I offer a variety of presentation training courses to companies, private groups, public sector employees and through Central Oregon Community College. Presentation training courses typically last 8-10 hours and are customized to meet the needs of your group. Courses are for up to 12 people and are designed to be interactive and fun, while driving home three key concepts: defining your one big thing, knowing your audience and measuring your results.
In presentation training courses we typically explore these three concepts through lecture, discussion and viewing examples. Along the way, students begin to create their own brief presentation that they will deliver at the end of class. The following is a summary of what we cover:
A. Understanding and defining your strategy.
We begin by exploring what it really means to be in front of an audience, specifically, what is our responsibility when we are before a captive group of individuals? How much do presentations matter? What can we accomplish? Well, a lot. Great presentations have a single powerful message. During the first part, we discuss the importance of a central message (“one big thing”), and learn through viewing examples of focussed and unfocussed presentations.
B. Know your audience.
Equally important to your strategy is understanding your audience. In session two we explore all the ways of assessing and understanding who you are presenting to. As public speakers, we are at our audiences’ pleasure. To be truly effective we must tailor our presentations to their needs and interests. What are all the psychographic and demographic characteristics to consider? What other factors should enter into our plan for conveying our point in a way that is most compelling to whom we are speaking? In the second part, we learn how to truly take to heart the needs, interests, and situation of our audience.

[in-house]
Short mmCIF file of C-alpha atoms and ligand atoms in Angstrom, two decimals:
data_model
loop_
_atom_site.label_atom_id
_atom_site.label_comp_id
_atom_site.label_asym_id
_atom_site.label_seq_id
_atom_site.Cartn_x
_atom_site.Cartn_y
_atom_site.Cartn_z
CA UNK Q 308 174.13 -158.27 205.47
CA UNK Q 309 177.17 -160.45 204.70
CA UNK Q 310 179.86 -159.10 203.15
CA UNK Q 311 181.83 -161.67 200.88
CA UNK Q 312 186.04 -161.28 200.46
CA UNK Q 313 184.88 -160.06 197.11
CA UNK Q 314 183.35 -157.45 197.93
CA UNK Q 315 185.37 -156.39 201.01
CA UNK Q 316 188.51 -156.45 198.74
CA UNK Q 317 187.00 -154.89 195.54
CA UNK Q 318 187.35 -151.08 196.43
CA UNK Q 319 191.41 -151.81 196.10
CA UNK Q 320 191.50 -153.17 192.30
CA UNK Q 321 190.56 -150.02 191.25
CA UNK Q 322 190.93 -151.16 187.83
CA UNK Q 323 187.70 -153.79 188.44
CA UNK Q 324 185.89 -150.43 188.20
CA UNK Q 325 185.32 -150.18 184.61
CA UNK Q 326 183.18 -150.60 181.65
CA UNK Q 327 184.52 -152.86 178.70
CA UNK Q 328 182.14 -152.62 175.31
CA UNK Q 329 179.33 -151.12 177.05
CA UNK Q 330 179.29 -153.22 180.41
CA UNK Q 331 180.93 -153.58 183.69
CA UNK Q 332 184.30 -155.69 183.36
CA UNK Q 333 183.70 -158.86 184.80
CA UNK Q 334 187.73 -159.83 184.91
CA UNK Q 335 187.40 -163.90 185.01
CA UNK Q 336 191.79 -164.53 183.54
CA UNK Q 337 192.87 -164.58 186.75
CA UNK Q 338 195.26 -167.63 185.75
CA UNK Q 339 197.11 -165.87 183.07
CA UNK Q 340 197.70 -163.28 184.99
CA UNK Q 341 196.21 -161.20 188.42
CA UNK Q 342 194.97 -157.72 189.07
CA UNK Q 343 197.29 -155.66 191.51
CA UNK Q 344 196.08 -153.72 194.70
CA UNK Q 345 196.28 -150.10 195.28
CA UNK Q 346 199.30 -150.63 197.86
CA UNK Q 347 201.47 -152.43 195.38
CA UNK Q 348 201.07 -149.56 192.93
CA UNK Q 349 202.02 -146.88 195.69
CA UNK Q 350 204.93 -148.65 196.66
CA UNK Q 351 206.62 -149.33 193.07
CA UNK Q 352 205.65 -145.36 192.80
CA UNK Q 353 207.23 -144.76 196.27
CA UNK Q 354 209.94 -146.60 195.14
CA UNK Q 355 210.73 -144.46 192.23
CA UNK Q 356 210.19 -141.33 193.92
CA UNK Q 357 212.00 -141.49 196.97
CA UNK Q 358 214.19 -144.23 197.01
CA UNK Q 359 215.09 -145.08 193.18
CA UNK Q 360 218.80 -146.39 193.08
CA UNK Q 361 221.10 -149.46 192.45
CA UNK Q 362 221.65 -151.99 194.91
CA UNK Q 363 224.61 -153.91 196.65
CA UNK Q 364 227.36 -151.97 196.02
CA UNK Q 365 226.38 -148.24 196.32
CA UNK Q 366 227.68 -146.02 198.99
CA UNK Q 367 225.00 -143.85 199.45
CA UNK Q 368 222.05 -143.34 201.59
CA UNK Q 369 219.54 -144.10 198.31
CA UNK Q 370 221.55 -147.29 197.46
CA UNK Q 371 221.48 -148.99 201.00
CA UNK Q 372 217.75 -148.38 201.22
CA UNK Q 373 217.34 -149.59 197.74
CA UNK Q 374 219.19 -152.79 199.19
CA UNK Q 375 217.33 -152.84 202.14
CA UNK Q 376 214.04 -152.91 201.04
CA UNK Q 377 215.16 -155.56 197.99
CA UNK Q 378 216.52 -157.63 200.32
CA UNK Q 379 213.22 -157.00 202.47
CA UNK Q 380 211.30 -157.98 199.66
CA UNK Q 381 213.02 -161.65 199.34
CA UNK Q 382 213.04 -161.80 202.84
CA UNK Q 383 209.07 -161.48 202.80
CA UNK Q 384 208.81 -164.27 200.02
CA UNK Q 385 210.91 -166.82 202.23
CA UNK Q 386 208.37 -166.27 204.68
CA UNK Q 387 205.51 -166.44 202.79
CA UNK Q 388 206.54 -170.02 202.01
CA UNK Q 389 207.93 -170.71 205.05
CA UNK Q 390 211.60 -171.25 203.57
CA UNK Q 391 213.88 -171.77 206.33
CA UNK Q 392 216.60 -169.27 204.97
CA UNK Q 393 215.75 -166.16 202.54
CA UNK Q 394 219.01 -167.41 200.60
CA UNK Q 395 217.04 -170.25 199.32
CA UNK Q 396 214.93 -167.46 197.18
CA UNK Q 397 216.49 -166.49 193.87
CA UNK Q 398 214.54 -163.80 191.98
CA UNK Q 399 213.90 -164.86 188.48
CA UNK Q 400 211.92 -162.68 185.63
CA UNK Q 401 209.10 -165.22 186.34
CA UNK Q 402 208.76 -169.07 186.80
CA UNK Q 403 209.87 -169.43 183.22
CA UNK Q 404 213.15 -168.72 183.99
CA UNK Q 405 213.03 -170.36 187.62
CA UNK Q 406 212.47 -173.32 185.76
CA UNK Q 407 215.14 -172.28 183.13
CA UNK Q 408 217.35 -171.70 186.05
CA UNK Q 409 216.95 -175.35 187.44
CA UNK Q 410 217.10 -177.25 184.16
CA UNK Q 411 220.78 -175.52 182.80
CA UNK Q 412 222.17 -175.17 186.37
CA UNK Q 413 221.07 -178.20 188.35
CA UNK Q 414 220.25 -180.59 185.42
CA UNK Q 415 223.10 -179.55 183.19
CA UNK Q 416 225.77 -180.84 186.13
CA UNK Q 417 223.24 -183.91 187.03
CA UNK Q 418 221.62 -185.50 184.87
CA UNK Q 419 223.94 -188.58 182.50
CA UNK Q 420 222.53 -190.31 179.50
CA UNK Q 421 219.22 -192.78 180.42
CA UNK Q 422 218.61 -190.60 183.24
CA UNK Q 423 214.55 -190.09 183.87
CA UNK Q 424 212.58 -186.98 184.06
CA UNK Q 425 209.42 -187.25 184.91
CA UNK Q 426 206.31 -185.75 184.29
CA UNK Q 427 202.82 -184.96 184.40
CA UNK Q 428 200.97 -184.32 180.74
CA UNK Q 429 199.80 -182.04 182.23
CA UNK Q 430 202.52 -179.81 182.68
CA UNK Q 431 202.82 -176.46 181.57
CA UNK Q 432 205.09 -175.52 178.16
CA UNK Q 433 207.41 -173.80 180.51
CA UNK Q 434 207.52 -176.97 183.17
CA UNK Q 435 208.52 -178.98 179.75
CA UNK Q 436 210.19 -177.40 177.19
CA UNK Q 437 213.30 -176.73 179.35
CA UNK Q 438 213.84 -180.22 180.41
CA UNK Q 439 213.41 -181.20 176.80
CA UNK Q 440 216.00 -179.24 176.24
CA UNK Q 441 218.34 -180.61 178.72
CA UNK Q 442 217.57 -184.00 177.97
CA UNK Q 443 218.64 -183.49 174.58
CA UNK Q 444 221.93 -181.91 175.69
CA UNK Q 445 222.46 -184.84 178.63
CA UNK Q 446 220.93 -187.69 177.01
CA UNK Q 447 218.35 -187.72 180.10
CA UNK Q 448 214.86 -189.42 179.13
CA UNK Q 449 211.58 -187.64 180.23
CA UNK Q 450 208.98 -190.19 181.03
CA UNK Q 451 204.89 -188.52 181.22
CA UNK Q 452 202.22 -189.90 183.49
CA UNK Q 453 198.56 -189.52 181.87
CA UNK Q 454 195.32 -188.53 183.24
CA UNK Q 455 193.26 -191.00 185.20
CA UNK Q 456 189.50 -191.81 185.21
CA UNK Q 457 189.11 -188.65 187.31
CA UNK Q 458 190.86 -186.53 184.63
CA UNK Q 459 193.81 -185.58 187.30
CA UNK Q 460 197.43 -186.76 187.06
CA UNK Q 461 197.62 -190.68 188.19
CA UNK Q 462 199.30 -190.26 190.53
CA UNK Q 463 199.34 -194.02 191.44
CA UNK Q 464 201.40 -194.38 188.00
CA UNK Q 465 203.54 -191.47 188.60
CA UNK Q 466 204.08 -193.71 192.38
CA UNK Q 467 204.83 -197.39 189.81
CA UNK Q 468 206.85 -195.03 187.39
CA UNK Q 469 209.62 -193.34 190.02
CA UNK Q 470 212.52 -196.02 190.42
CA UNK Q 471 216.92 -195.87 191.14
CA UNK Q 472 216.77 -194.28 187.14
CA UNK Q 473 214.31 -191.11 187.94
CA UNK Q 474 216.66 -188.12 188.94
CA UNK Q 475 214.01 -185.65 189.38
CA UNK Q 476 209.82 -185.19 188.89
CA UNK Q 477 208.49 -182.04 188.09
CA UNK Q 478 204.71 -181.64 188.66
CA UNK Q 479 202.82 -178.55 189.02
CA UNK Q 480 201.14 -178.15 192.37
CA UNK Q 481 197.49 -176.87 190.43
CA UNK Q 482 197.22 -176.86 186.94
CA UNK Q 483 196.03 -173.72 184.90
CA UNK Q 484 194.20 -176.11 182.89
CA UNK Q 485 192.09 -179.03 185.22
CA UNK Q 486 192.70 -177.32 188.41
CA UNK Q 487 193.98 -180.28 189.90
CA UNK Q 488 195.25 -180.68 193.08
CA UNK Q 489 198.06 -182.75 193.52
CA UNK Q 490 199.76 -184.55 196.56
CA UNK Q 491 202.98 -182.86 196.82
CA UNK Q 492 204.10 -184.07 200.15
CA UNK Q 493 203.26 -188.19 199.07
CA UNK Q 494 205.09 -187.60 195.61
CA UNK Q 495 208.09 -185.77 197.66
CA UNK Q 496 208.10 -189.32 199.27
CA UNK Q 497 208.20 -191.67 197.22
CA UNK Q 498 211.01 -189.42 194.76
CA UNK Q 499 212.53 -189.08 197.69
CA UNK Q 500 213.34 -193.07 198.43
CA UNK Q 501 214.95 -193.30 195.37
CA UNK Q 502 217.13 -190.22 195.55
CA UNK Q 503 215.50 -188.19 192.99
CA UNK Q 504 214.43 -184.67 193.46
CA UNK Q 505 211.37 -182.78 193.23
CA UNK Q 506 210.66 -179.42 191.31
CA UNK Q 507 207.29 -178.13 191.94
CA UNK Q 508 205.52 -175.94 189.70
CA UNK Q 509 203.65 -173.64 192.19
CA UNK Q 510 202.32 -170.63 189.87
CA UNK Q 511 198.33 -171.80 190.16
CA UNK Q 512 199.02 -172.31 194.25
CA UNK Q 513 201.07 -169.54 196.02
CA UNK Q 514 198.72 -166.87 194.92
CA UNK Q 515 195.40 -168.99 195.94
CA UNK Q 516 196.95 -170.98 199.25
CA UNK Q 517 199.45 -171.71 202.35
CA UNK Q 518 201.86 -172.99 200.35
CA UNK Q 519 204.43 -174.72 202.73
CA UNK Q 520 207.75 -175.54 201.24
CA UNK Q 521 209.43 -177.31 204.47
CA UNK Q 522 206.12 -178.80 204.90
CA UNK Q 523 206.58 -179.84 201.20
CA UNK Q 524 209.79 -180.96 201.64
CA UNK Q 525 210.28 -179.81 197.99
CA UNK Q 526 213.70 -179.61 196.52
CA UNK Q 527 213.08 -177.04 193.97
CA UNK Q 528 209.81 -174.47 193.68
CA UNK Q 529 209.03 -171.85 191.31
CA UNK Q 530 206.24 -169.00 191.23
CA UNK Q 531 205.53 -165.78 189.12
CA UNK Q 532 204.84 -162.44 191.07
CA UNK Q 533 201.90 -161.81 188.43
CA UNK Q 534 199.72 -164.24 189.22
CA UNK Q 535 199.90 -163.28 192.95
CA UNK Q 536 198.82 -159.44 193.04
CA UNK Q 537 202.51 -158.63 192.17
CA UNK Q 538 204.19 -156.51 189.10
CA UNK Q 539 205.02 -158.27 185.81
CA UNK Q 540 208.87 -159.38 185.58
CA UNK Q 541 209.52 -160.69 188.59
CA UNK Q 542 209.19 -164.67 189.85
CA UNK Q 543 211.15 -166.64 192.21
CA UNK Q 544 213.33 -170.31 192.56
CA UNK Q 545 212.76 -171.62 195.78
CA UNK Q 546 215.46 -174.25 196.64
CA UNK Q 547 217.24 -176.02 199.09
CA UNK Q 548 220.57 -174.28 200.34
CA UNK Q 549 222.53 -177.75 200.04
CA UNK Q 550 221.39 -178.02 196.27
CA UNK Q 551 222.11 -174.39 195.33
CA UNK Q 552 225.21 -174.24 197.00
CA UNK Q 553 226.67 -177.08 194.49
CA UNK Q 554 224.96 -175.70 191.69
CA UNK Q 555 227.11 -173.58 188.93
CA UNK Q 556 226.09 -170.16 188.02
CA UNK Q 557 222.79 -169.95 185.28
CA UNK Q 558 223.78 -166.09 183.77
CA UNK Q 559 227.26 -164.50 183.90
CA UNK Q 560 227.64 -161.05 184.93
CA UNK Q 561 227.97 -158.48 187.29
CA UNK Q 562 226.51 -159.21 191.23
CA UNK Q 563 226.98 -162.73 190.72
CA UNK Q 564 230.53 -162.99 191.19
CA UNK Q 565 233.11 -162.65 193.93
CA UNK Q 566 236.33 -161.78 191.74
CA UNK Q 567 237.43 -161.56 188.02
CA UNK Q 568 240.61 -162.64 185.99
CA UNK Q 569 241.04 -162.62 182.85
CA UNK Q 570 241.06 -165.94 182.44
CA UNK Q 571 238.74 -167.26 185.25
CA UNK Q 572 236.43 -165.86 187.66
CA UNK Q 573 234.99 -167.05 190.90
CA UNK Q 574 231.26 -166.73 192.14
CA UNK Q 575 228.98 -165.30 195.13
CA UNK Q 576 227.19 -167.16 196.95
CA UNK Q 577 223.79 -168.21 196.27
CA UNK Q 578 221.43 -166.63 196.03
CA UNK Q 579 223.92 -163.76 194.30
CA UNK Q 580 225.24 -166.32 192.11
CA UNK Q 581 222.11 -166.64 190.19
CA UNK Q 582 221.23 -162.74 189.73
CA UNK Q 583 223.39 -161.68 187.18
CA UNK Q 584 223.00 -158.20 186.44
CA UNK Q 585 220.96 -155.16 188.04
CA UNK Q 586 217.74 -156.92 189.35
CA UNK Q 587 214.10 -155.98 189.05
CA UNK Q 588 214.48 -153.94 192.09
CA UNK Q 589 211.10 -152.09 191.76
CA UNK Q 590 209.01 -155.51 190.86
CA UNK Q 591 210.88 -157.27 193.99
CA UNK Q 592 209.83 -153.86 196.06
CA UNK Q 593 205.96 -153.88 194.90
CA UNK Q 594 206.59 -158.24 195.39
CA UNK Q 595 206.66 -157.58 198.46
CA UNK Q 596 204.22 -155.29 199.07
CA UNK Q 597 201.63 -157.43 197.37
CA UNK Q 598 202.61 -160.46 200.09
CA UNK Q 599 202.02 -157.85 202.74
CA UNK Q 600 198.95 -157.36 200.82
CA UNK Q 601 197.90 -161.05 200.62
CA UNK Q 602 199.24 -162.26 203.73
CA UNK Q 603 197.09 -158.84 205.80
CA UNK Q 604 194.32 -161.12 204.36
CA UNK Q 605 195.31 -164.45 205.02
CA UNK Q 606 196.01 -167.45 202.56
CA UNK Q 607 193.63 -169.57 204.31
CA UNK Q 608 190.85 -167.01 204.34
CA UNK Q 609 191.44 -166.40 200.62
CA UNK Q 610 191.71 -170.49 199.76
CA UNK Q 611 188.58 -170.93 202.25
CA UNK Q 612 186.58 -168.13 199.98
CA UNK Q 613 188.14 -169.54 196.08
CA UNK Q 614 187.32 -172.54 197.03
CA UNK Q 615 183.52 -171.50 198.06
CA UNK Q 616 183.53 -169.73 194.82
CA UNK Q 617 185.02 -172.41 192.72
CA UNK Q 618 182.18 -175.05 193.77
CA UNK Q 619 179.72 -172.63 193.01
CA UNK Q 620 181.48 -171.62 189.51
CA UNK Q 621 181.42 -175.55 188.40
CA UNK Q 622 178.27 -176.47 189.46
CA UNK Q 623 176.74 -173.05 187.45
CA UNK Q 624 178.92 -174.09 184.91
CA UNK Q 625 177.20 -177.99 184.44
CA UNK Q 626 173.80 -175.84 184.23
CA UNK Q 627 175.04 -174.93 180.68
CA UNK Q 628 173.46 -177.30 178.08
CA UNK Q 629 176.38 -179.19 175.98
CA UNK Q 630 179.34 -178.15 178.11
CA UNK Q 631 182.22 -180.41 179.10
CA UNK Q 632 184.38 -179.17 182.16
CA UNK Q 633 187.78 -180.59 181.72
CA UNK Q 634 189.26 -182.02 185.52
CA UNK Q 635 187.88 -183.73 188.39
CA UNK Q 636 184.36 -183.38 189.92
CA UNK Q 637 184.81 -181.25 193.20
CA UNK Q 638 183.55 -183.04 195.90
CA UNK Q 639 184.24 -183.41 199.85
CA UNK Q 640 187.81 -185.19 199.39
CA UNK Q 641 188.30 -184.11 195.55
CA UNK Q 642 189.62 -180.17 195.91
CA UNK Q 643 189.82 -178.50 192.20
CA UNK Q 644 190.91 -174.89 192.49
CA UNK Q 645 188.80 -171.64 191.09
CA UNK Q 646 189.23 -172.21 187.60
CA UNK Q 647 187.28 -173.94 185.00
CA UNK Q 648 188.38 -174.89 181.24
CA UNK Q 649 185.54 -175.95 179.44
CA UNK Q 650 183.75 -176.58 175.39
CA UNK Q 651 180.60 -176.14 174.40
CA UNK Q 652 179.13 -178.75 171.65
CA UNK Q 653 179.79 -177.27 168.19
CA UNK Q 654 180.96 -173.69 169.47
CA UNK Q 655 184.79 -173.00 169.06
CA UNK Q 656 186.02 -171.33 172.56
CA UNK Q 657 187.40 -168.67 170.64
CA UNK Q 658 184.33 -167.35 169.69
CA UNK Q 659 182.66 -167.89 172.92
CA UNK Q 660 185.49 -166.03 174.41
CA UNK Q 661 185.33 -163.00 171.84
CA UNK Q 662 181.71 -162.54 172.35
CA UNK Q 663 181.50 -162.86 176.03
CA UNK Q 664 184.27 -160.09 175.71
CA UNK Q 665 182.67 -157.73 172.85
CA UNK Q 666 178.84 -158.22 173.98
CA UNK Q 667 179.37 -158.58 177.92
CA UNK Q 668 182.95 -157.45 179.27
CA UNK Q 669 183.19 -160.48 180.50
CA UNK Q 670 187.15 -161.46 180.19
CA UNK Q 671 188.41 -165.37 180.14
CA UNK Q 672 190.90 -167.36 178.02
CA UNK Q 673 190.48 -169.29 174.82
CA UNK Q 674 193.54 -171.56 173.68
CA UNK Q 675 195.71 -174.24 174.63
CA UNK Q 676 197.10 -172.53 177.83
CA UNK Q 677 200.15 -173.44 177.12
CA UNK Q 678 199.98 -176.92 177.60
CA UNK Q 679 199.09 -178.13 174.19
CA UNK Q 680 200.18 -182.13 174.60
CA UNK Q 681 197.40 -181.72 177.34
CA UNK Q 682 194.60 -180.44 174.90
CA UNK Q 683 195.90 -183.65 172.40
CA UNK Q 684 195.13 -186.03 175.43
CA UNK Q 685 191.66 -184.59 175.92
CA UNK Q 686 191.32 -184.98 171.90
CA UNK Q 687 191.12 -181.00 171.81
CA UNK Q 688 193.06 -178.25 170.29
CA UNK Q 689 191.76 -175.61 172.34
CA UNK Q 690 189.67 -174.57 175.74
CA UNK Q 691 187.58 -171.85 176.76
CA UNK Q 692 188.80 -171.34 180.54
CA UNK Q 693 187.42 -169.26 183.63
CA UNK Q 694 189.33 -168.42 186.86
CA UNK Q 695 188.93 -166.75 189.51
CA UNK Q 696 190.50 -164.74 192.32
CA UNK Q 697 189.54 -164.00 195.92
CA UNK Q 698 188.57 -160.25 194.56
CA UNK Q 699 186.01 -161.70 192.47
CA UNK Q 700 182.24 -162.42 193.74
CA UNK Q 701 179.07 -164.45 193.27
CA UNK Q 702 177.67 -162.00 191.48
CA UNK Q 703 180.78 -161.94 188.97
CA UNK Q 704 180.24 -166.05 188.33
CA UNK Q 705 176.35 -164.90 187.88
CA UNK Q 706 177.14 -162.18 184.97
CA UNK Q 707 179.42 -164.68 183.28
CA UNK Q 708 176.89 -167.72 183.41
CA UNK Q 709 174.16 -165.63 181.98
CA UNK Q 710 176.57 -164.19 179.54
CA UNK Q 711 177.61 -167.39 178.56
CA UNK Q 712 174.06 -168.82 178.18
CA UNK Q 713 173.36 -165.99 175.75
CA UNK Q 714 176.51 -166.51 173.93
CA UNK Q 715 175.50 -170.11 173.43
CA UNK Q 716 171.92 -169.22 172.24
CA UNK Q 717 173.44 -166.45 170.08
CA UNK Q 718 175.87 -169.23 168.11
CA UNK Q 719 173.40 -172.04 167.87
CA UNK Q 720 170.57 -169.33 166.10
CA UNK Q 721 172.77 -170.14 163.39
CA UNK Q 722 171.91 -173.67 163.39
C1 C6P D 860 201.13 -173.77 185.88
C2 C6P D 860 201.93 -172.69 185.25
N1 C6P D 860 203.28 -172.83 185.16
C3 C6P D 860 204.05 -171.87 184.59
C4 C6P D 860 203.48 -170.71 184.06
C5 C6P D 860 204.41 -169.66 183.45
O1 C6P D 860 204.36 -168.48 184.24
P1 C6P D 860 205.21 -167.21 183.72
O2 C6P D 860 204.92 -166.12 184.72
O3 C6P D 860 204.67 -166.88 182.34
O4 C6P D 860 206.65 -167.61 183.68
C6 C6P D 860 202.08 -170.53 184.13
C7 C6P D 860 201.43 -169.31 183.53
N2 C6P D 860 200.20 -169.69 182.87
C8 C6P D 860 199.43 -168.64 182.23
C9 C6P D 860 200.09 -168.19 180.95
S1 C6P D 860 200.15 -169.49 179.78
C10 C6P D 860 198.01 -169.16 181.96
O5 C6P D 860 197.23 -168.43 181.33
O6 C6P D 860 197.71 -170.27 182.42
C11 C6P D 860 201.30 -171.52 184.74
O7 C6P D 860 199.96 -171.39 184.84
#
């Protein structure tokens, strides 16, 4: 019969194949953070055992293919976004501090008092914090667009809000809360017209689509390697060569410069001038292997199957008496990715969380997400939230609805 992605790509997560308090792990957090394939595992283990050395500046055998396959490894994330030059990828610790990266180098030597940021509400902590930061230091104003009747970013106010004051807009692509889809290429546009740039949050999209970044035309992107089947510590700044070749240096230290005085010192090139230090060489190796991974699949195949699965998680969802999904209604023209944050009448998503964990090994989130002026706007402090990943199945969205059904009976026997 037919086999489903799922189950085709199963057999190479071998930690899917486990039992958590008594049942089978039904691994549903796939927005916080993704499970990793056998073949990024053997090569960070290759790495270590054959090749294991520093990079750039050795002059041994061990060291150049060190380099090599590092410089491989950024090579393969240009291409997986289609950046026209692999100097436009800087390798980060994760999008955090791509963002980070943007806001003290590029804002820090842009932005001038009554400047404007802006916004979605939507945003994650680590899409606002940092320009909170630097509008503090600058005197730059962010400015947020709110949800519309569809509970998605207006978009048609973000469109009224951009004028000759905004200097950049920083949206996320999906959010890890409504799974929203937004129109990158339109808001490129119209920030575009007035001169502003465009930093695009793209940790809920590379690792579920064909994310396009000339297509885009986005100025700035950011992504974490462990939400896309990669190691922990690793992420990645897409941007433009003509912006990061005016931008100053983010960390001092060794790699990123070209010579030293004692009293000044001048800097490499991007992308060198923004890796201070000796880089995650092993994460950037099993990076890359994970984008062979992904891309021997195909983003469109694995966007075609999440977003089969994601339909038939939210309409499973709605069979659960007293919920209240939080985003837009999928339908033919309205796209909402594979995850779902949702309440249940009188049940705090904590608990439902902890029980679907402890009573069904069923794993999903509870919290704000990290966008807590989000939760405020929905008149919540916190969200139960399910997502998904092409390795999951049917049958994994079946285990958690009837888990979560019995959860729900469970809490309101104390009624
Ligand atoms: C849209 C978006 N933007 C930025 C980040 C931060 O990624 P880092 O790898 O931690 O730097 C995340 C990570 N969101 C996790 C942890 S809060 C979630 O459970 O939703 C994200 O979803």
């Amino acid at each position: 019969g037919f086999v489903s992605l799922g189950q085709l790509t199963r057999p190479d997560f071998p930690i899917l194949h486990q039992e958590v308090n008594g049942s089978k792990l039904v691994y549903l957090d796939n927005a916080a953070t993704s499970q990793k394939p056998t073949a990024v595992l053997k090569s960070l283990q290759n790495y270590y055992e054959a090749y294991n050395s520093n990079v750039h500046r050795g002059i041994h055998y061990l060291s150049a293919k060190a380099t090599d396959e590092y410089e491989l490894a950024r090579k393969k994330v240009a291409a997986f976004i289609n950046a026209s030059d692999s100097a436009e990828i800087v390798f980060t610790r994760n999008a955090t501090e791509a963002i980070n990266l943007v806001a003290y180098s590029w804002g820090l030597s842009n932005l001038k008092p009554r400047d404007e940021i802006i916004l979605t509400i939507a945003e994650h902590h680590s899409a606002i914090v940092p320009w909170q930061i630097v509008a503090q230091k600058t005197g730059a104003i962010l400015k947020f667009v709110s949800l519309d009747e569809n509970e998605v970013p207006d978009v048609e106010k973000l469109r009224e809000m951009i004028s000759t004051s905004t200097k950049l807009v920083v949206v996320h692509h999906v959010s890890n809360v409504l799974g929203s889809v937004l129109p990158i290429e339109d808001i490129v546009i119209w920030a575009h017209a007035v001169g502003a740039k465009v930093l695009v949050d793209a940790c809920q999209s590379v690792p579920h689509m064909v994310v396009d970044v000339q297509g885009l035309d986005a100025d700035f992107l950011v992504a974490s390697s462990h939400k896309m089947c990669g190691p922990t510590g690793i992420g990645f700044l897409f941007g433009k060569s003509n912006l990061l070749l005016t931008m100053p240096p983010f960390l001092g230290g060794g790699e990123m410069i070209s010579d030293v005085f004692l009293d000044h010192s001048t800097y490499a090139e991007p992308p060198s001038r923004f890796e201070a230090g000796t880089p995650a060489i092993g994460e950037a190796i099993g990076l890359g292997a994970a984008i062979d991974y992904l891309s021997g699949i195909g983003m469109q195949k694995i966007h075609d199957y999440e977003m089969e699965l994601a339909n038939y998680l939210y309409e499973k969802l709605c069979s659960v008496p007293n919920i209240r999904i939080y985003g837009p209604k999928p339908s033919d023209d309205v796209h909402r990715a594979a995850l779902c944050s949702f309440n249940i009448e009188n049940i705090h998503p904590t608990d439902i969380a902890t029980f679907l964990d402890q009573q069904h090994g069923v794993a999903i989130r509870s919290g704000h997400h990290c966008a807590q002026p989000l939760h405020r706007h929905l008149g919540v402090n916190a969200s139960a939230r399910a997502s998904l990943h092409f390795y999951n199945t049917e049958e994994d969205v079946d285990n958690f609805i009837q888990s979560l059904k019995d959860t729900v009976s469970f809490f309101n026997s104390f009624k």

C. Proving your one big thing.
During the third part of a typical presentation training course, we consider all the ways and techniques we can use to make our point. Examples of the different ways you can get your point across include using stories, statistics, show and tell, etc. We also discuss the benefits and challenges of the many tools we can use, such as powerpoint, flip charts and audio/visual. Delivery technique and effective Q&A skills are also covered.
D. Measuring your results.
A surprising few public speakers actually take the time to establish measurements that will help them determine if their presentation was successful. This is a critical. In part four we think about all the ways we can measure our results.